Persistence of Smithsonian

The previous owner of my house is still on the Smithsonian catalog mailing list.

As those of you who've been around for a while know, I moved into my condo in November of 2003. That's over 26 months ago.

So I've gone through the following procedure about 25 times:

  1. I receive a Smithsonian catalog addressed to Ms. Anderson, the previous owner.
  2. I call Smithsonian's toll-free number.
  3. (optional) Sometimes, I navigate through their phone tree only to find out that their "leave a message to be removed from our mailing list" voicemailbox is full.
  4. I eventually speak to a live customer service rep.
  5. I explain how long I've been trying to be removed.
  6. The rep takes Ms. Anderson's information and assures me that this time she'll really be removed from the list.
  7. (optional) Sometimes, the rep expresses surprise or confusion over the fact that Ms. Anderson is listed as having been removed from their list several times.
  8. A month passes.
  9. Repeat procedure.

(Note: "Repeat procedure" is as close as a tech writer can get to that most glorious of stage directions, "Repeat play," from Samuel Beckett's play Play.)

At this point I've passed beyond annoyance and into mild amusement. I've asked them to have a manager call me about it tomorrow, but I'm pretty sure I've spoken to managers about it before, to no avail.

Tonight, the customer service rep suggested that I call my congressperson. I think she had in mind that by doing so I could get put on do-not-send-junk-mail-to lists, but that wouldn't help; it's not me who's on the Smithsonian list, it's Ms. Anderson. I suppose what I should really do is send her name and my address to the Direct Marketing Association. But that sounds too much like giving up. :)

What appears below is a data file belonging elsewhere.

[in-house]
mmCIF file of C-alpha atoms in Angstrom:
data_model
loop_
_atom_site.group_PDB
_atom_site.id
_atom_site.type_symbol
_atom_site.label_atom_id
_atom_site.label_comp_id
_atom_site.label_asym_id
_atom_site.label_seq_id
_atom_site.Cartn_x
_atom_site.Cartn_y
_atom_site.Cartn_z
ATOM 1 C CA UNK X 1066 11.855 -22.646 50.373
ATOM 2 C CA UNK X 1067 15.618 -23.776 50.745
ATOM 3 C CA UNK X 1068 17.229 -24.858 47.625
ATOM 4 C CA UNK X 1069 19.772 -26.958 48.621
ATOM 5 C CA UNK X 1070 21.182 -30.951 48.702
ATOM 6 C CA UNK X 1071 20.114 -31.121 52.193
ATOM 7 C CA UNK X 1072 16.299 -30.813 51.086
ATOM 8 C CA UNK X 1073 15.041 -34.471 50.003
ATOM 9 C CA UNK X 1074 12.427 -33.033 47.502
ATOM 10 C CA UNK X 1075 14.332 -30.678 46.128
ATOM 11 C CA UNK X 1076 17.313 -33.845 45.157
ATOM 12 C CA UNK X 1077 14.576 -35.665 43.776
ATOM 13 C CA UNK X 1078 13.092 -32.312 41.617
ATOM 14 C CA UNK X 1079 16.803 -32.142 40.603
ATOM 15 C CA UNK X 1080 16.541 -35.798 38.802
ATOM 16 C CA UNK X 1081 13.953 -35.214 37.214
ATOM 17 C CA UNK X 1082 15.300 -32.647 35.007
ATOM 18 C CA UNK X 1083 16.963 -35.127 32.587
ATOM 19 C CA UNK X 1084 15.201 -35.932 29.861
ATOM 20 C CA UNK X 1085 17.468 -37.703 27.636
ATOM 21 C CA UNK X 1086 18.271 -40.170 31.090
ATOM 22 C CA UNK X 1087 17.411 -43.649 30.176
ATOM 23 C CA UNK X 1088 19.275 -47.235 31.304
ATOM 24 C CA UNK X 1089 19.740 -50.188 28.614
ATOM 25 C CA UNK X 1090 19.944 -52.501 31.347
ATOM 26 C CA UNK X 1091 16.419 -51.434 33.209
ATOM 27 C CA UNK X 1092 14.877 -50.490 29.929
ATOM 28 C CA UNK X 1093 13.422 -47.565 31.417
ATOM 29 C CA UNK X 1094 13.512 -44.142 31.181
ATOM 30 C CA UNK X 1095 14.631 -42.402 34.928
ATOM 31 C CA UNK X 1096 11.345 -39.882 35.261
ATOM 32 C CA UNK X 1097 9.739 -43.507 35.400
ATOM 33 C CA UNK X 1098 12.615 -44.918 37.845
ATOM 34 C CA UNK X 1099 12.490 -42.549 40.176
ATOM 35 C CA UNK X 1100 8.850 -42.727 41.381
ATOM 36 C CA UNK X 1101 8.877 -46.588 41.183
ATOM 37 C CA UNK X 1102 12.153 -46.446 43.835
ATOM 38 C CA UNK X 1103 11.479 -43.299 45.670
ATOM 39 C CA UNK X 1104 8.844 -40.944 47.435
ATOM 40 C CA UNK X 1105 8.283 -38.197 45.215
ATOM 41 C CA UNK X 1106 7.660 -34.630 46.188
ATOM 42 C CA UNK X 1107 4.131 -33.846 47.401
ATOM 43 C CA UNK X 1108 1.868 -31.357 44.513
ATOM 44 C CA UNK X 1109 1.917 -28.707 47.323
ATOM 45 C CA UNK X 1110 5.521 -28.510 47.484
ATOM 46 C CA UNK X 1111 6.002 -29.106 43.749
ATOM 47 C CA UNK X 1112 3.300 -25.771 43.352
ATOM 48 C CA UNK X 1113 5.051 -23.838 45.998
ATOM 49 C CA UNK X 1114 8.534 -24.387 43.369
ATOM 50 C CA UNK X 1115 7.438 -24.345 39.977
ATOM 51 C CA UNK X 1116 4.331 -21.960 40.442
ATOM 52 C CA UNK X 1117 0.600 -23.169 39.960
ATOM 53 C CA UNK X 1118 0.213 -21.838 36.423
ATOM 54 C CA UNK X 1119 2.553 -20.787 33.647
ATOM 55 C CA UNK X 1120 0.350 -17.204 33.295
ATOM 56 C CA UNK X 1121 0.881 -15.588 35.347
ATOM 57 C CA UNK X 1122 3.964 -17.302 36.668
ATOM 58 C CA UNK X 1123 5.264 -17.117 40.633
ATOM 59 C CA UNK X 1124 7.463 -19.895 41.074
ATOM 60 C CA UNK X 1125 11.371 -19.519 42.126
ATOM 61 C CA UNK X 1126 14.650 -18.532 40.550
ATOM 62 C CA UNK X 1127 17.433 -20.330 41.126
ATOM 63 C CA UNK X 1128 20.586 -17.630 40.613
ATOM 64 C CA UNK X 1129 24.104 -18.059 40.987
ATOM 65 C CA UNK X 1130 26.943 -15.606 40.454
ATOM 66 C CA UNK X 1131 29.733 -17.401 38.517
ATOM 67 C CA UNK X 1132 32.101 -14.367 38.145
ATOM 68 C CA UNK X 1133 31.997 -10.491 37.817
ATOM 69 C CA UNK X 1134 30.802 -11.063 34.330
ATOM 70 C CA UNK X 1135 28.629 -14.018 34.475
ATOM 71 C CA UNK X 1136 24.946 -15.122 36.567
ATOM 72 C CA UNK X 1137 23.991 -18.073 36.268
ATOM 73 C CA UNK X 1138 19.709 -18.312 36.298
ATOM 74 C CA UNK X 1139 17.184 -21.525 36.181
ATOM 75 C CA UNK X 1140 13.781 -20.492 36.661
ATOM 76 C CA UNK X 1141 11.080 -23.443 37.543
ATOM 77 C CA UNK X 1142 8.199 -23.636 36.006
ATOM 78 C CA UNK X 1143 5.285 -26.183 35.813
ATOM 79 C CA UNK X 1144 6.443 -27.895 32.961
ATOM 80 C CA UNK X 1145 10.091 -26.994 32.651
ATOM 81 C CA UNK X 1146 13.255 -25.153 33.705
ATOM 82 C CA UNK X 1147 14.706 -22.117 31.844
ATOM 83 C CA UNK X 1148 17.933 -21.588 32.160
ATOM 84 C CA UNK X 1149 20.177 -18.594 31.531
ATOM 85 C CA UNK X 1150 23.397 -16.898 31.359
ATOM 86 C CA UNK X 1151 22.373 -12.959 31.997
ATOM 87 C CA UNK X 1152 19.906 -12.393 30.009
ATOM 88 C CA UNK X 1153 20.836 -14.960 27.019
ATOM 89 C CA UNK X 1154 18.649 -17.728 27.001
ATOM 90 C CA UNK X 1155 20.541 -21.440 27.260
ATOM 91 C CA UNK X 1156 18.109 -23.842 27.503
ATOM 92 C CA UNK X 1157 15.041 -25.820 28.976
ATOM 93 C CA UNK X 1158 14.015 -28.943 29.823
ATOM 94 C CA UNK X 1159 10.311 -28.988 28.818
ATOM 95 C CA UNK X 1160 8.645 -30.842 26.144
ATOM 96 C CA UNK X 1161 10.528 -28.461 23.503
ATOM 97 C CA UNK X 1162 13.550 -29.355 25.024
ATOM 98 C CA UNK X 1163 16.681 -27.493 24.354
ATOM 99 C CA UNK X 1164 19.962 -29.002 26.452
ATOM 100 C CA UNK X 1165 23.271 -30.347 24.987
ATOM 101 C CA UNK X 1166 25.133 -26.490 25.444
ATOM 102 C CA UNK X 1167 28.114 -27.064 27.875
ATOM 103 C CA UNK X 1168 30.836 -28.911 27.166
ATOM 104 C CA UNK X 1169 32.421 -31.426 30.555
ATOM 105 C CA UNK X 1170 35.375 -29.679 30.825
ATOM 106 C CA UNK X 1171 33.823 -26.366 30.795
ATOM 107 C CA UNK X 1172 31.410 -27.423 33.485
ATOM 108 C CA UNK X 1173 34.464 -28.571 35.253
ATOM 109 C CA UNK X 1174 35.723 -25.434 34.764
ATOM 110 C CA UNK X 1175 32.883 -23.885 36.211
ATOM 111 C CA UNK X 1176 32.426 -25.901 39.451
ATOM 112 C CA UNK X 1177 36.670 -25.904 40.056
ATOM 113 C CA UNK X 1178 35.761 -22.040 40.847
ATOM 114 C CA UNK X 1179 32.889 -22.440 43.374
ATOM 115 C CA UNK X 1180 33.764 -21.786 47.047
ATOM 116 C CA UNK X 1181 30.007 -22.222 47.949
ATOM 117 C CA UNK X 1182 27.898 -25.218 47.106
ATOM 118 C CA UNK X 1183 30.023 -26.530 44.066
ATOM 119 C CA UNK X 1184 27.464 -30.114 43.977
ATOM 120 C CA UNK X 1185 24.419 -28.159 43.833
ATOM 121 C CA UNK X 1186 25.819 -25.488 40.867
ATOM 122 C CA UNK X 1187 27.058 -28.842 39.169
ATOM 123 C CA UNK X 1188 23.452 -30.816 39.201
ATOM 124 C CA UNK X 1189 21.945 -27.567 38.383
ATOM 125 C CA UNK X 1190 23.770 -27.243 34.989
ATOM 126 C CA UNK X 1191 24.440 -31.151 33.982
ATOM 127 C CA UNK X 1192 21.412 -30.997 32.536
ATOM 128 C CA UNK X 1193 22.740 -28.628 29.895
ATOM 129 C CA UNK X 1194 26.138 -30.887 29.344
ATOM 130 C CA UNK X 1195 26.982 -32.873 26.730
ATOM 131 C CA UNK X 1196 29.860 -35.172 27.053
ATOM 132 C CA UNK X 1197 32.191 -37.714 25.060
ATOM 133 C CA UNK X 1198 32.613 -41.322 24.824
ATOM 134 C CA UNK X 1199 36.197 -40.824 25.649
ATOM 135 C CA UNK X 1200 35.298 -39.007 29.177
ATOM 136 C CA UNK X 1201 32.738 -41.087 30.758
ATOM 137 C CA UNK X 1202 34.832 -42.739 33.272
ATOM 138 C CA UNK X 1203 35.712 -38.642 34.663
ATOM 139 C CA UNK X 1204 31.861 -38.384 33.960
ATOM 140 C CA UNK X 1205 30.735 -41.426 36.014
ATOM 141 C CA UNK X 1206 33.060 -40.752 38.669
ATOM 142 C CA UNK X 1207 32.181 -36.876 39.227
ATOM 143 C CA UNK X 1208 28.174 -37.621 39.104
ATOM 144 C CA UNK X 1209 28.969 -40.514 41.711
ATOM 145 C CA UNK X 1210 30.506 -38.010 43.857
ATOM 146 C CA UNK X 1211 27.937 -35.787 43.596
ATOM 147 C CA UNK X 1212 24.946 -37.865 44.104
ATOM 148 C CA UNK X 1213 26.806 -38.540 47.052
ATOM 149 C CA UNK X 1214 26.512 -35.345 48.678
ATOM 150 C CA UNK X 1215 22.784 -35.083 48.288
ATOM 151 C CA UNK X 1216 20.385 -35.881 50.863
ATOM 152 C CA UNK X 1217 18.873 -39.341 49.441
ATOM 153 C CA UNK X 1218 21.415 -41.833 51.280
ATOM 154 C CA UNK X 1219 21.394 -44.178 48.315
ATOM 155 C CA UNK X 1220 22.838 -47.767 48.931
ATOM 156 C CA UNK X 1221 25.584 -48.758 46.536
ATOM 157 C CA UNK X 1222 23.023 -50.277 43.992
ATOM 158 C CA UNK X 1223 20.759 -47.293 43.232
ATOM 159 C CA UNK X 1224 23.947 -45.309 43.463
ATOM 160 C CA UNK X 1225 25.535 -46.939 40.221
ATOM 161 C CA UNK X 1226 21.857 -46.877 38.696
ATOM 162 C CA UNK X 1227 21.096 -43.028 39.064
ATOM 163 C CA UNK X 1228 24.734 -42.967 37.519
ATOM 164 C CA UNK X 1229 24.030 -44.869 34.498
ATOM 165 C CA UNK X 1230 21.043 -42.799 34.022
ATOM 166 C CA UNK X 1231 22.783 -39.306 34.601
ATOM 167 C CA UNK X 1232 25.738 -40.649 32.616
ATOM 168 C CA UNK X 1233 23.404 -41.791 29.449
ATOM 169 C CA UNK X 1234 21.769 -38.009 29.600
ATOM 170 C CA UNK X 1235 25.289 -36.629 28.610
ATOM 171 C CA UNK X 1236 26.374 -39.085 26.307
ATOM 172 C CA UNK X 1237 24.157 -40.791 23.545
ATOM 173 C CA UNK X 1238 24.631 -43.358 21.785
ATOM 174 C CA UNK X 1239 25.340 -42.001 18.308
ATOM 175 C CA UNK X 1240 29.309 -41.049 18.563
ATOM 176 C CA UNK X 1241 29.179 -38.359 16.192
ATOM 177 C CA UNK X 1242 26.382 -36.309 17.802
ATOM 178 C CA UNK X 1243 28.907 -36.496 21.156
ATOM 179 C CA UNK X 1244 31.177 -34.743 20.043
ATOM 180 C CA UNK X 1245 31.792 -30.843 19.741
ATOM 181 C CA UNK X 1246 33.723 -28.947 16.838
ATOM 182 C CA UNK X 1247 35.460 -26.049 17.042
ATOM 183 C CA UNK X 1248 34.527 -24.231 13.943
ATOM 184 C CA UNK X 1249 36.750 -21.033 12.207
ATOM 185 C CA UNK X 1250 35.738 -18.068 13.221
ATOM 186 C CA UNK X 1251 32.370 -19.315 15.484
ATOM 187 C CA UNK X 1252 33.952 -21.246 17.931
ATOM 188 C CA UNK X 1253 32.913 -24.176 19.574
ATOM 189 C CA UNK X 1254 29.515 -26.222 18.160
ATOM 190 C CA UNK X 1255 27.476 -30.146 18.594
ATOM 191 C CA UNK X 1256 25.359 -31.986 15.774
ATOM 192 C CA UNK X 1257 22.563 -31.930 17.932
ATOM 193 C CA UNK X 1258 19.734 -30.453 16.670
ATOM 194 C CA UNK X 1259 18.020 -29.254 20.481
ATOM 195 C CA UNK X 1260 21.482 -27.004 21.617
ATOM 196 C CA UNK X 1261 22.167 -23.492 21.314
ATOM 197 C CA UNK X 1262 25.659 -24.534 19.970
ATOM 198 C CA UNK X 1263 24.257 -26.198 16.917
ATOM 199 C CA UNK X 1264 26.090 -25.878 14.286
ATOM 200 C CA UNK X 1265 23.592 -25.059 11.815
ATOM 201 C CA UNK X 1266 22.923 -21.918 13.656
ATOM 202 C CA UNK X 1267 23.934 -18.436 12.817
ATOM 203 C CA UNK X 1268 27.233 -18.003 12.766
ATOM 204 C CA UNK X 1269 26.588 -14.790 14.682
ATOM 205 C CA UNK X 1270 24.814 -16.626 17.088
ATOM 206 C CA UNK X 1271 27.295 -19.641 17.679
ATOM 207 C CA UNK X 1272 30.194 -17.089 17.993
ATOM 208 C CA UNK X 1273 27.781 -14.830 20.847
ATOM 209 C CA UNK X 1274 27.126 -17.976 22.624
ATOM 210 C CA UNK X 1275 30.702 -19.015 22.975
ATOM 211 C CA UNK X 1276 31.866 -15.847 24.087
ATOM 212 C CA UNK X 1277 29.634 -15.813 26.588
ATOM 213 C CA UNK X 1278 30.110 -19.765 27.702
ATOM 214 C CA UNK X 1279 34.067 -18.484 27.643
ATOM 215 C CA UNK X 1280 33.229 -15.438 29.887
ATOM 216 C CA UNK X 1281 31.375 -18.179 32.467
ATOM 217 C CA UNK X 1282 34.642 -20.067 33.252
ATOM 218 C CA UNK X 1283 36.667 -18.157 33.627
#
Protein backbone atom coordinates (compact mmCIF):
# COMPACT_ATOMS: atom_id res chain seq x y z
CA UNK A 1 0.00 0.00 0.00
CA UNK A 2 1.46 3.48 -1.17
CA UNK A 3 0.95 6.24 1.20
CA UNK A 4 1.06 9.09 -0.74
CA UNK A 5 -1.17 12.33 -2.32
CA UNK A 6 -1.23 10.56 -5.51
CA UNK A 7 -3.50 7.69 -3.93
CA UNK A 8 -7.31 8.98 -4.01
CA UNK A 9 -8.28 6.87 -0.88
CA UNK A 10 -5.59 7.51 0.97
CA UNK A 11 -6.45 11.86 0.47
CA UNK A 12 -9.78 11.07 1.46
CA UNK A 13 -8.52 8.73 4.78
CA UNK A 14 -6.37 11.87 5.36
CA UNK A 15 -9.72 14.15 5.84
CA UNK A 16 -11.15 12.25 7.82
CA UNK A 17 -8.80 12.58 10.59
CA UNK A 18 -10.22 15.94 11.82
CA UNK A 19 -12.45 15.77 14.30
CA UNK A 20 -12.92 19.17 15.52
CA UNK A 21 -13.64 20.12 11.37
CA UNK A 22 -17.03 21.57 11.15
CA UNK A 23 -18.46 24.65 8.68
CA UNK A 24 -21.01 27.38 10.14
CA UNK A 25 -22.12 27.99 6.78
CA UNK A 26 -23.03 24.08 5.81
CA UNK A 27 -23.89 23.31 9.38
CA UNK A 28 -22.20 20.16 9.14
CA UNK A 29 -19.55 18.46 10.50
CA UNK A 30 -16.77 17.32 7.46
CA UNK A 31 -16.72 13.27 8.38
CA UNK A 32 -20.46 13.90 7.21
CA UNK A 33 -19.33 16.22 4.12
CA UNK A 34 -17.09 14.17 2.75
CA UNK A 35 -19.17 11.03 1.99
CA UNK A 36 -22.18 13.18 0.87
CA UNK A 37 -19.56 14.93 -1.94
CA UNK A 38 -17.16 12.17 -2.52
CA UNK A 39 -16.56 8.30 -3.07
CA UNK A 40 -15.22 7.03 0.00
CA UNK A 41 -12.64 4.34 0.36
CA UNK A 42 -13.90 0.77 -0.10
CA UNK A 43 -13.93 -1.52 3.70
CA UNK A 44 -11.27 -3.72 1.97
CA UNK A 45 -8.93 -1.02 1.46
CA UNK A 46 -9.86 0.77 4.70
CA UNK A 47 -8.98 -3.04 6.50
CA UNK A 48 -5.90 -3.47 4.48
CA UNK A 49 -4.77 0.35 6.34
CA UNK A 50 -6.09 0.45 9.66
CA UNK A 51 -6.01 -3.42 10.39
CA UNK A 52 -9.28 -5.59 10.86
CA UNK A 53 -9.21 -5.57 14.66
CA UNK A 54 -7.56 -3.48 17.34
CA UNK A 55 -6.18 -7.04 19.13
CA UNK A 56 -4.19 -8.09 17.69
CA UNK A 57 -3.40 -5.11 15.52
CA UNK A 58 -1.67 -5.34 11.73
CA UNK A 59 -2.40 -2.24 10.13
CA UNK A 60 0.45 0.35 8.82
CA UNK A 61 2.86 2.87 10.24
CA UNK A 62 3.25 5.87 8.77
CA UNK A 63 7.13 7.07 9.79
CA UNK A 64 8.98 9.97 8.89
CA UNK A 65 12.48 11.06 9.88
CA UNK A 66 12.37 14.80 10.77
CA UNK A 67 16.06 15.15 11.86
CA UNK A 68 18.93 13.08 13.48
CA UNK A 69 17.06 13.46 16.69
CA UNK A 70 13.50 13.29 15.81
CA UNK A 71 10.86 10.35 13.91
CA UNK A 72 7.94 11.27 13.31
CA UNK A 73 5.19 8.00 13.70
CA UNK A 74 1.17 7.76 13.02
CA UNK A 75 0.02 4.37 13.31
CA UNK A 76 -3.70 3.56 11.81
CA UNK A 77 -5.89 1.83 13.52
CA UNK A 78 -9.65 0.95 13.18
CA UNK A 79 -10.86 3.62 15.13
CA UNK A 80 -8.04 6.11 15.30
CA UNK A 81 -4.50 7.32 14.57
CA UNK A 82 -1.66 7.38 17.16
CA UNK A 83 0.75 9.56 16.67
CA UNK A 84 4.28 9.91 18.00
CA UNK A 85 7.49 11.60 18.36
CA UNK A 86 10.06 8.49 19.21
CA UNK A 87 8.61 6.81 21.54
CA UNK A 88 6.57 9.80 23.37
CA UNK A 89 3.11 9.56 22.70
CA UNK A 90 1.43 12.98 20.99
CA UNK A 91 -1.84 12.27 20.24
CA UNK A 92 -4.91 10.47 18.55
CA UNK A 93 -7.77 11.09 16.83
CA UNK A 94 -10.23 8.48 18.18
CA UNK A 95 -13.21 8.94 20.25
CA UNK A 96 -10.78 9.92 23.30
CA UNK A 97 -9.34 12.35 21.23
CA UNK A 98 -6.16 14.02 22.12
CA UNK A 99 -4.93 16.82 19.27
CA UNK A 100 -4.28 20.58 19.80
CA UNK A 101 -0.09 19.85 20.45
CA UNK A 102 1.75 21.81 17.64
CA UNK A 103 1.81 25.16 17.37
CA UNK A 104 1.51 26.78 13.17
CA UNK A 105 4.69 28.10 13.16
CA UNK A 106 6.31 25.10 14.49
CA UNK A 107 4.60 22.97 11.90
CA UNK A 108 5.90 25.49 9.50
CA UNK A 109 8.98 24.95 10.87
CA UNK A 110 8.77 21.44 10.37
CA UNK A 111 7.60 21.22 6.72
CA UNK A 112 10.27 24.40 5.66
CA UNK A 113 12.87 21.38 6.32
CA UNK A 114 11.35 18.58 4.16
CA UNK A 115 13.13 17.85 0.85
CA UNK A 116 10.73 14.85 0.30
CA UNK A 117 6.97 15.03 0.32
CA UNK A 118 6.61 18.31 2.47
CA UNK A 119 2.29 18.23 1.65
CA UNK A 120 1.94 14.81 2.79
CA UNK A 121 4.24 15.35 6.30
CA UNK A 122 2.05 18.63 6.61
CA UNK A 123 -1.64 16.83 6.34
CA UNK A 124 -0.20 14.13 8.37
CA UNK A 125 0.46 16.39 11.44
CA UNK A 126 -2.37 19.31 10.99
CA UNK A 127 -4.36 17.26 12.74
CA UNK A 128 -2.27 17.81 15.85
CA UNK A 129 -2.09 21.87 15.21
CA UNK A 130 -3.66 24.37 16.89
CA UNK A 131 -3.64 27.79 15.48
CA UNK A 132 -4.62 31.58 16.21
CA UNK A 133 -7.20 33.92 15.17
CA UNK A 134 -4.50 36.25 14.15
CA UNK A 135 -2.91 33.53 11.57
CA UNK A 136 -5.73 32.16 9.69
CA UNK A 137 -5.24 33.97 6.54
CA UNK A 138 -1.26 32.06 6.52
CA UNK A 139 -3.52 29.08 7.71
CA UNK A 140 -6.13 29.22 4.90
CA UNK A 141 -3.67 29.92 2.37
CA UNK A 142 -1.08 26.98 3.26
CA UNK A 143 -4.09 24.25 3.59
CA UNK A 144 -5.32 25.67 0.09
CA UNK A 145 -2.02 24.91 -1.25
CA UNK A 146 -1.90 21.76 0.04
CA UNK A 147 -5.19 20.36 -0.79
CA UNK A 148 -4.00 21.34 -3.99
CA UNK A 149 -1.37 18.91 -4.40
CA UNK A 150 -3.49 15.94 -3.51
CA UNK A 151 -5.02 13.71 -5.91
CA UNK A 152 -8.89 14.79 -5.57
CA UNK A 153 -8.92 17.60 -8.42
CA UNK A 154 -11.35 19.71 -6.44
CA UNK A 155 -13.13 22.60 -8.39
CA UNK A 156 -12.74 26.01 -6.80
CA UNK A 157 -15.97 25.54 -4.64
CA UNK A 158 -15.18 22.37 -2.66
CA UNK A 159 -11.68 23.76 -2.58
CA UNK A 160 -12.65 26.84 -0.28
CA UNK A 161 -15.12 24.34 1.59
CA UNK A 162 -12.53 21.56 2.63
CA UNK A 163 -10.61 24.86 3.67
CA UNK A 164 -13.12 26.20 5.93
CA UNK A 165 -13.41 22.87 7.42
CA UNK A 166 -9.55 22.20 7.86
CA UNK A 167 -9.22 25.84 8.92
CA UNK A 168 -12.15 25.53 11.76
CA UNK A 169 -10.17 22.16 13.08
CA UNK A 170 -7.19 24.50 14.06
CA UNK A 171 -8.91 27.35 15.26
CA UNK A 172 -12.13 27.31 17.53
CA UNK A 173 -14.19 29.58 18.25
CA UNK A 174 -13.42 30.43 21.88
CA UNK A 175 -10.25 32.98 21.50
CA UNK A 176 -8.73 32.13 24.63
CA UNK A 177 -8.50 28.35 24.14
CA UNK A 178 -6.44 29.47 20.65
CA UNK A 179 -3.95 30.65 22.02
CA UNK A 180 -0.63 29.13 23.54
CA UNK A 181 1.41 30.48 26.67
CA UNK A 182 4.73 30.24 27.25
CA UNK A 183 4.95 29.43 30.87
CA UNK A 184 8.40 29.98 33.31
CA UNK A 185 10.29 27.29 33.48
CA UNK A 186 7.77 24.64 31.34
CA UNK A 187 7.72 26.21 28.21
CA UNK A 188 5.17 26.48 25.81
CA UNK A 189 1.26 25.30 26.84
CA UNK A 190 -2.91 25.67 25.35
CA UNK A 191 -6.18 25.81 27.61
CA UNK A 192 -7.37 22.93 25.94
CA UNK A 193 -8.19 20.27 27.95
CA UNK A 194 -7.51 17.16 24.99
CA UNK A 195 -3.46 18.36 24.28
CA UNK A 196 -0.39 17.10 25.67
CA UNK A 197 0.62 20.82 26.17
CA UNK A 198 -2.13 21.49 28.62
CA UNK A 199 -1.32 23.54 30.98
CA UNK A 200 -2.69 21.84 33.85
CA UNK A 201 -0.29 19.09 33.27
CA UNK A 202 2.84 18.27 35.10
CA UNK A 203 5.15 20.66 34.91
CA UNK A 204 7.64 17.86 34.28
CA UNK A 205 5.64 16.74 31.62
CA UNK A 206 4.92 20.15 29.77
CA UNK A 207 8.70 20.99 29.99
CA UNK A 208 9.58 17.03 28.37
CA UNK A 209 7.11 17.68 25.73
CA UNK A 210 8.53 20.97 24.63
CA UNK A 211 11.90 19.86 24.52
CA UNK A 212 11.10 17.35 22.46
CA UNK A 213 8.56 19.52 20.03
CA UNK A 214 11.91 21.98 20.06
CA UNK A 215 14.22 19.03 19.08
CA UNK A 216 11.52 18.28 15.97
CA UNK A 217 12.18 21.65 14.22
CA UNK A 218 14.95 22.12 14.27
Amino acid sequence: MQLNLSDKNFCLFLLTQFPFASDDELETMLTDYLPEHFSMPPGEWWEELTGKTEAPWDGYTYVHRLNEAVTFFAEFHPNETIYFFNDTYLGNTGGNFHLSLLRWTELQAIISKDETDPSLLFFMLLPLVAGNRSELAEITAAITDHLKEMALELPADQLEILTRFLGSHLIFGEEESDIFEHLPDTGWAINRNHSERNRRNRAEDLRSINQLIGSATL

5 Responses to “Persistence of Smithsonian”

  1. jacob

    How about: you call up, pretend to be Ms. Anderson (I suppose you might want to get a female friend to do this) and say “Hi, I changed my address, and I really don’t want to miss your marvelous catalog. Could you start sending my catalogs to <insert random address here>?”

    If the address doesn’t exist, the post office will give it back to them, and they probably already have a procedure to deal with that.

  2. jacob

    Whoops — the quote was “could you start sending catalogs to <insert random address>”. That’s what I get for not previewing.

  3. jacob

    And I did preview and it didn’t help — seems I can’t use angle brackets even if I use the HTML escape characters (they preview OK but don’t post OK). Third try: “could you start sending catalogs to *insert random address*?”

  4. Aaron

    Wouldn’t it be easier just to throw the catalogs away?

  5. Jay Hartman

    I would like to add my “mail order persistence” story. Several years ago, I ordered a Winnie the Pooh (WTP) plate for my wife from a company that I believe is called “Danbury Mint.” After they delivered the plate (which was nice) I got solicitations from them probably every other week for almost every WTP-themed item imaginable, from keychains to music boxes to nightlights. Everything but WTP sex toys. I never ordered any other item, and my numerous conventional efforts to stop the flow of their mail and catalogs failed.

    Then, one day (randomly) a friend of a friend who worked at Danbury was at our house. I told the Danbury woman the problem, and she laughed and said I was stuck on the list forever. Then she tried my carrot cake. When she asked for the recipe, I said, “quid pro quo!” and she traded a promise to remove me from the mailing list in exchange for the recipe. It was a serendipitous trade for me…the Danbury mail stopped coming about three weeks later and I haven’t heard from them since.

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